Pharmacognosy and Phytochemistry

Pharmacognosy is the study of plants or additional natural sources as a probable source of drugs. The American Society of Pharmacognosy outlines Pharmacognosy as "the study of the physical, chemical, biochemical, and biological properties of drugs, drug substances, or potential drugs or drug substances of natural source as well as the exploration for new drugs from natural sources". Pharmacognosy" was used to designate the division of medicine or commodity sciences (Warenkunde in German) which bonds with drugs in their crude, or unprepared, form. Crude drugs are the dried, unprepared material of plant, animal or mineral origin, used for medicine.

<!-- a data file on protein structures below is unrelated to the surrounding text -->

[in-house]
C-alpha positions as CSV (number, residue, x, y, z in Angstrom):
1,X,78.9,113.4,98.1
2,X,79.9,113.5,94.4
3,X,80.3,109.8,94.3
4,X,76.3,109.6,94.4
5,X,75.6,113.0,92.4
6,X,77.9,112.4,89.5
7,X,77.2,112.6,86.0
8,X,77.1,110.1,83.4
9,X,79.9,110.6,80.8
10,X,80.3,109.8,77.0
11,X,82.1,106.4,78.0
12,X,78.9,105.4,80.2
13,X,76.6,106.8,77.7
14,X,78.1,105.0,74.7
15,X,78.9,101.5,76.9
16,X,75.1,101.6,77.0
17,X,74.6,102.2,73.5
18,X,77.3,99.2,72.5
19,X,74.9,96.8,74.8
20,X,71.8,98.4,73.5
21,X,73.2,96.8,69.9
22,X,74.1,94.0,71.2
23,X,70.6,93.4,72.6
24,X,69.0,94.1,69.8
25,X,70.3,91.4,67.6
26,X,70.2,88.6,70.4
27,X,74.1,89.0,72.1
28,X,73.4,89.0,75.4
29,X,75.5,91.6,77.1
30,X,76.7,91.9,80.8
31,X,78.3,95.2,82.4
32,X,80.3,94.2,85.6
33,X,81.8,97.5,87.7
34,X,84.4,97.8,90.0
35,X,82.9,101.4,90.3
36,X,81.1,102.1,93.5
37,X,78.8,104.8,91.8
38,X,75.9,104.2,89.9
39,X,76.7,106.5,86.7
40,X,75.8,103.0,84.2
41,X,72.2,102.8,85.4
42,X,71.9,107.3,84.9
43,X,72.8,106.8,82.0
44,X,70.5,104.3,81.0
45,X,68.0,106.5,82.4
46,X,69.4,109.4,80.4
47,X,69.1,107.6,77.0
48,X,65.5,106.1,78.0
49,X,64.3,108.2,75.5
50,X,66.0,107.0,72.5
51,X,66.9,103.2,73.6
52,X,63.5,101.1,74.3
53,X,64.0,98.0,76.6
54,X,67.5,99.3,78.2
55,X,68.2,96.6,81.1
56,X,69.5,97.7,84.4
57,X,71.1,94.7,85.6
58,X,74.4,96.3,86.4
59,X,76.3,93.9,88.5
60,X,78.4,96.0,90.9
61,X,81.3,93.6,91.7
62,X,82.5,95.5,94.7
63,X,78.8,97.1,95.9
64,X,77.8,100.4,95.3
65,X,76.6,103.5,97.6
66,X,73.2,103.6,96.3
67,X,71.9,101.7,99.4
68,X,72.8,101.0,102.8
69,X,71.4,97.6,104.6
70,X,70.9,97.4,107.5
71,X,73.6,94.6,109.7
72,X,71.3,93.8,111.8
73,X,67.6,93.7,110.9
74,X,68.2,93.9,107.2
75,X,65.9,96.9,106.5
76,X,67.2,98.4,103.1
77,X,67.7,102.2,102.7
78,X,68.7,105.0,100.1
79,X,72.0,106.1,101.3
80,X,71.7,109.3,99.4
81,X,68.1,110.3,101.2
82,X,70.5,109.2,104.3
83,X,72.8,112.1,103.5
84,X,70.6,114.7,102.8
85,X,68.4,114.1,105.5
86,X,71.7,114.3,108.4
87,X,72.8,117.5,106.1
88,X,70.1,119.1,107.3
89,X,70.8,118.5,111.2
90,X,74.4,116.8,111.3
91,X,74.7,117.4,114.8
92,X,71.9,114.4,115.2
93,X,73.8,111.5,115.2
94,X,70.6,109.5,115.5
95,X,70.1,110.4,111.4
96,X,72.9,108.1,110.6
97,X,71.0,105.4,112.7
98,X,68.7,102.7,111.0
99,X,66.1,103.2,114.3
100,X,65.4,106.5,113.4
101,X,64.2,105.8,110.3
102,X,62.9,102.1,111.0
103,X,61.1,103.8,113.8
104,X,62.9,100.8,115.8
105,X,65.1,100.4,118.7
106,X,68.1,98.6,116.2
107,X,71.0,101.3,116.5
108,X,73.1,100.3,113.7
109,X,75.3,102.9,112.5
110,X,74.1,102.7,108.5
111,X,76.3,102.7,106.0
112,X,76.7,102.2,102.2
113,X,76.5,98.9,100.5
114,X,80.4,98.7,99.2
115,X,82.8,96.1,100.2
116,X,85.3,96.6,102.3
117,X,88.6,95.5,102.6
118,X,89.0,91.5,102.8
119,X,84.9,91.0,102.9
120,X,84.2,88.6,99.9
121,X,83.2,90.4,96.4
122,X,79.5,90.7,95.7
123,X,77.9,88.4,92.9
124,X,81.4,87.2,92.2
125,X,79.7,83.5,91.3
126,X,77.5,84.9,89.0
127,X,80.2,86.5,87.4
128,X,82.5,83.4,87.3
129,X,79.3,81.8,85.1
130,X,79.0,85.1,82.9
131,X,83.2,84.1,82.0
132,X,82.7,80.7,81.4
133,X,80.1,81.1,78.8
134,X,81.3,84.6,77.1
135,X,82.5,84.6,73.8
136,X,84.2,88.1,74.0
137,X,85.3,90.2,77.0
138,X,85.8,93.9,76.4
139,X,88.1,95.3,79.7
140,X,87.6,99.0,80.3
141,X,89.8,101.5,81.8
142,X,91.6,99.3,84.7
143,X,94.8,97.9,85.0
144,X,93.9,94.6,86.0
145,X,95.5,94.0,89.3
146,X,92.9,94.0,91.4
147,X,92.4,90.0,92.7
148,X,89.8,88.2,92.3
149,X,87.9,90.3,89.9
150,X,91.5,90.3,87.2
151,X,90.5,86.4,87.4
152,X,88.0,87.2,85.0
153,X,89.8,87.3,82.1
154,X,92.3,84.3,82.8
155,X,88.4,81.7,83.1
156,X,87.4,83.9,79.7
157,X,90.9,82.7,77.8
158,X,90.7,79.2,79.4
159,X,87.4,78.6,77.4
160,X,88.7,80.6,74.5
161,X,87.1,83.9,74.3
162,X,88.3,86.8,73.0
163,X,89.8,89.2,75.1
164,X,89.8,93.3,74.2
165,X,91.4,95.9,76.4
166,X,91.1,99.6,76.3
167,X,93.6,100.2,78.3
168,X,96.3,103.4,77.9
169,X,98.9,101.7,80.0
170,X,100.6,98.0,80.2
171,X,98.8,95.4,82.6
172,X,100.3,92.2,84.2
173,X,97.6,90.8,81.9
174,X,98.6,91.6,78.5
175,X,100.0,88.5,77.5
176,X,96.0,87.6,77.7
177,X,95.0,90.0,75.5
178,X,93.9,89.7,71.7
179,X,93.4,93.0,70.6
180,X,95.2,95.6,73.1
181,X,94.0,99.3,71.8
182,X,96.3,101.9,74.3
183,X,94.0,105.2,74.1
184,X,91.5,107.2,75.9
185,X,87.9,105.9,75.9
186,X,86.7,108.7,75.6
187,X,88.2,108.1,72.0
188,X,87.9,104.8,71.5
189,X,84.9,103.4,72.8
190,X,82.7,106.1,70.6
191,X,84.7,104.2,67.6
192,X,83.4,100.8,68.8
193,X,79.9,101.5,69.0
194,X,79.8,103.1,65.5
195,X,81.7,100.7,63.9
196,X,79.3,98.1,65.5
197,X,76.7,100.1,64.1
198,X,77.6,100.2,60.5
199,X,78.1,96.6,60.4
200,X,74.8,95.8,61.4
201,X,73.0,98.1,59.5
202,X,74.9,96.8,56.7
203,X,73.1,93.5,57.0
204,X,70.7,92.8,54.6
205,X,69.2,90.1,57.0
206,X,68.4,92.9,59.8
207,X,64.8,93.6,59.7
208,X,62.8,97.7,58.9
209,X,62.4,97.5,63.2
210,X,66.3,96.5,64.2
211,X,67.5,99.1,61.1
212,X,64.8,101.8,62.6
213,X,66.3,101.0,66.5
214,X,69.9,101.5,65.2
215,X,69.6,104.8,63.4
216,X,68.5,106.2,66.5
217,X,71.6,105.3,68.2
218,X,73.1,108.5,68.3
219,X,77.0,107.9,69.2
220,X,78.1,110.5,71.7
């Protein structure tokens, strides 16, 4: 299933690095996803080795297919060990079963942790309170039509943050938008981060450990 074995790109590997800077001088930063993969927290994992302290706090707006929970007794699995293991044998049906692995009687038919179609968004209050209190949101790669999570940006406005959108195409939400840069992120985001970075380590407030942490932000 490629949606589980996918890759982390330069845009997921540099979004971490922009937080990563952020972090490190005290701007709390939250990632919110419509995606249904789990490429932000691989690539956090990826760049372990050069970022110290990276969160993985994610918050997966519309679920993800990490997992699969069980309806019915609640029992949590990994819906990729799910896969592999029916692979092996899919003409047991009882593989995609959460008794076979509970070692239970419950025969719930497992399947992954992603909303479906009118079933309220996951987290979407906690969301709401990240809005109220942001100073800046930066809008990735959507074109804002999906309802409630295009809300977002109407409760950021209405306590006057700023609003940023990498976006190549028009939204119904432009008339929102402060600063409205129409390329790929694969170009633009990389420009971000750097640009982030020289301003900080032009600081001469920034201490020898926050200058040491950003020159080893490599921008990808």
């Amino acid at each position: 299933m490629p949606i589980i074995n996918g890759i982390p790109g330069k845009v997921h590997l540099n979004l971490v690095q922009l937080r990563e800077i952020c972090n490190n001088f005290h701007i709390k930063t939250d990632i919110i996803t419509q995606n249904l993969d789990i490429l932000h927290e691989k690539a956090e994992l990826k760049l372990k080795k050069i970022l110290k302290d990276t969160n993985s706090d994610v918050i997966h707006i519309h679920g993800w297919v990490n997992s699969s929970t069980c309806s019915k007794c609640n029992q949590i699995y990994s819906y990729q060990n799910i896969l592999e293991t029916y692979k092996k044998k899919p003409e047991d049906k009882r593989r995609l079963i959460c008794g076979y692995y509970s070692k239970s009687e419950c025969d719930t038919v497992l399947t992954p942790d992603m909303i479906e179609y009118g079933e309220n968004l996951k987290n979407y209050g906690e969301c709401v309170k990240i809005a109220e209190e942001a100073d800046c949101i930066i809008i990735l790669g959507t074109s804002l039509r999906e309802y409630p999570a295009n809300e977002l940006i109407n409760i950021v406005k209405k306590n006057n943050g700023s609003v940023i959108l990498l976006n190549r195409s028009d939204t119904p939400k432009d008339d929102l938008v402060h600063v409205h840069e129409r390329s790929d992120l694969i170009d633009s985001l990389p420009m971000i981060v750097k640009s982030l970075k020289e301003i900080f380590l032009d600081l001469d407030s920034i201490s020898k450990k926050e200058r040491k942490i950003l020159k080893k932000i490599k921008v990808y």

Phytochemistry is the study of phytochemicals, which are chemicals subsequent from plants. Phytochemists strive to term the structures of the huge number of secondary metabolites invent in plants, the purposes of these compounds in human and plant biology, and the biosynthesis of these compounds. Plants synthesize phytochemicals for numerous sources, including protecting themselves against insect attacks and plant diseases. The compounds invent in plants are of various kinds, but most can be grouped into four major biosynthetic classes: alkaloids, phenylpropanoids, polyketides, and terpenoids.

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